Benayoun, the Israeli superstar. Plucked from West Ham for £5m, he has gone on to be a firm favourite of the Kopites and one of the most dazzling players in Europe. Playing a key role in Liverpool’s run in to a second place finish in the Premier League last season, Benayoun has not looked back and cemented a starting spot in Benitez’ first XI.
He represents what Rafa yearns for in his players. A player ready to fight and battle his way into the side. This instilled ideology has led Benayoun to scoring winners against Fulham and Real Madrid, and a late equaliser (his second for the game) in the 4-4 heart-stopper against Arsenal at Anfield.
The timing of these goals show his never-say-die attitude and his growing reputation as a player, being able to produce in the biggest of games.
This coming from a man who was playing decent football in a Hammers outfit looking to finish around the mid-table, to a player for the big occasions and a massive part of Benitez’ plans.
His arrival to the Premier League was well-documented along with his friend and fellow Argentine, Carlos Tevez, but Javier Mascherano had a very difficult start to life in England. Making a handful of appearances for the first team, and being dropped to the reserve side for West Ham, Mascherano was tipped to go back to his native country and re-establish himself. Benitez had other plans, taking the Argentine international to the Liverpool on loan.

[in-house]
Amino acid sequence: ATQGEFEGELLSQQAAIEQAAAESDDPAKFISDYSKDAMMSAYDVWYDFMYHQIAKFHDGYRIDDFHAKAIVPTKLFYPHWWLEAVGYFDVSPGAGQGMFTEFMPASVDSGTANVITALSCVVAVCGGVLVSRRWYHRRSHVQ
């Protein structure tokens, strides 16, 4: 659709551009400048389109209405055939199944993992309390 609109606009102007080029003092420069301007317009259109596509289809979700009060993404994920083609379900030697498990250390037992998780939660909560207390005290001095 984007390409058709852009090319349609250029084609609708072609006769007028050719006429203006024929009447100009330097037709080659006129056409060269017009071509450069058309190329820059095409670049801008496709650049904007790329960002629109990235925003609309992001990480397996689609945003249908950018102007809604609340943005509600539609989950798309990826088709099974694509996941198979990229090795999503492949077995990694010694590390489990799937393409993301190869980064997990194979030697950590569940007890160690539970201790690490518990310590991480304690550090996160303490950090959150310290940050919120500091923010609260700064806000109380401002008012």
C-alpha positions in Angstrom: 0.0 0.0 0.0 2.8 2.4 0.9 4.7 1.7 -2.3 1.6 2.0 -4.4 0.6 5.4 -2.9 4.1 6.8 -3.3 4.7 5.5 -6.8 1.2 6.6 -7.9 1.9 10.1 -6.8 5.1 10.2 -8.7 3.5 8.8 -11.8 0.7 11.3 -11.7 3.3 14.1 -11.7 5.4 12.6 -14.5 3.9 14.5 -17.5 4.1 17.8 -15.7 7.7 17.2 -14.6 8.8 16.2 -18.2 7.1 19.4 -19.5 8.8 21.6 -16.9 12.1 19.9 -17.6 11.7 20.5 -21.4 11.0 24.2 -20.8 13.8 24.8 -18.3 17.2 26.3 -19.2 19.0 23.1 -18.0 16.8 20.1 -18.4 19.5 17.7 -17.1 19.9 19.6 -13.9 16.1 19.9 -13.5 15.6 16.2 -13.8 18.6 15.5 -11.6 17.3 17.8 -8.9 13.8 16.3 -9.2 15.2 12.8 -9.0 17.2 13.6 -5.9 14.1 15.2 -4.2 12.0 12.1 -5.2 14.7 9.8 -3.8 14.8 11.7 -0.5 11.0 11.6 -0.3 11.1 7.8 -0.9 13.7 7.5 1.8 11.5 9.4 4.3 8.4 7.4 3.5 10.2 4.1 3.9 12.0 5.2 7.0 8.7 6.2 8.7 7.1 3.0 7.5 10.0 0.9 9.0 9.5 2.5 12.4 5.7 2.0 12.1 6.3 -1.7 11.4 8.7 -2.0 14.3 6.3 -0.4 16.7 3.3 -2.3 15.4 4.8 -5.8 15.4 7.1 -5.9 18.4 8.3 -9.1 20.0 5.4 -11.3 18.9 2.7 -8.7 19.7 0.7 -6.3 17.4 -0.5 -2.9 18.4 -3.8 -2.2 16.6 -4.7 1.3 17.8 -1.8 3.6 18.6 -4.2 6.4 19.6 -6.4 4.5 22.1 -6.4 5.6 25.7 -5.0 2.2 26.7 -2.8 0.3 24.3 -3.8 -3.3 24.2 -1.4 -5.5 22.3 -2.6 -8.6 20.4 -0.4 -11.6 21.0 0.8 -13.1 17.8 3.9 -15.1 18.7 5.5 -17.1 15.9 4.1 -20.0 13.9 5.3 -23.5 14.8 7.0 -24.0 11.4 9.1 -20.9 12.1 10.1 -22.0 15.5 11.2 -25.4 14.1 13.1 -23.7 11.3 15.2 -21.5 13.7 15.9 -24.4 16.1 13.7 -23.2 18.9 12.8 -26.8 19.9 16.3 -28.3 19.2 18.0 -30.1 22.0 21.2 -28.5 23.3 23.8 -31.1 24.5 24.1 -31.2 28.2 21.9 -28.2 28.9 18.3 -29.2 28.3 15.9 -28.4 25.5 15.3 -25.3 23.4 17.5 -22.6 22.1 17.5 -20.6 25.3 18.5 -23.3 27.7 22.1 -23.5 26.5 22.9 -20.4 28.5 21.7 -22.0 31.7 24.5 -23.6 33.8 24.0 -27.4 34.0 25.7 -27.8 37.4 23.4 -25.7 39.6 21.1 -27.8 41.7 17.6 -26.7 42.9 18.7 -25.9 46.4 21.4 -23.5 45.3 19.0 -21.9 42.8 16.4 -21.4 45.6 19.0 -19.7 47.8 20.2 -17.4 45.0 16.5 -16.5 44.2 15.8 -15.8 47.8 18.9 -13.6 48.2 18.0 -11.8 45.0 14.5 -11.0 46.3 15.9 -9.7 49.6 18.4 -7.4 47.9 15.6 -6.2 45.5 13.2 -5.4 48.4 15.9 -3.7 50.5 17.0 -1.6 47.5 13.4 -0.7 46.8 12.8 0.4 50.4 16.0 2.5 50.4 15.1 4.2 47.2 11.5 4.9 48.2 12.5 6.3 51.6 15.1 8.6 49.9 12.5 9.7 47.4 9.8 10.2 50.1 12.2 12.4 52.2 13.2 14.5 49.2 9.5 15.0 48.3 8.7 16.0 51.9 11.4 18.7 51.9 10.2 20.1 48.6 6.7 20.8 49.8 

In his time at Liverpool, Mascherano has developed his game to be compared to the great Claude Makelele and even surpass his reputation as the best defensive midfielder on the planet. What he lacks for in attack, he makes up in his immense work rate, superb anticipation and terrific tackling ability.
When Diego Maradona was appointed head coach of the Argentina national side, he quickly pointed to Mascherano as his captain-to-be, praising his heart, passion and soul for the game and Argentina.
Signed for a touch over £17m, ‘Monster Masch’ has become an unsellable entity for Benitez’ plans for the future of the club, showing divine passion for the club for most of his time.
Another Argentine in the first team who has upped his level since arriving to the club is Emiliano Insua. Signed for £1.3m from Boca Juniors in Argentina, Insua has made the left back spot his own for the Reds after an impressive debut season in the 2008/09 campaign, keeping Italy international Andrea Dossena and the ever reliable Fabio Aurelio out to get their game time on the wing.
Dubbed as one of the best young fullbacks in world football, Insua has made his first appearance for the senior Argentina national side as part of their successful World Cup qualifying campaign.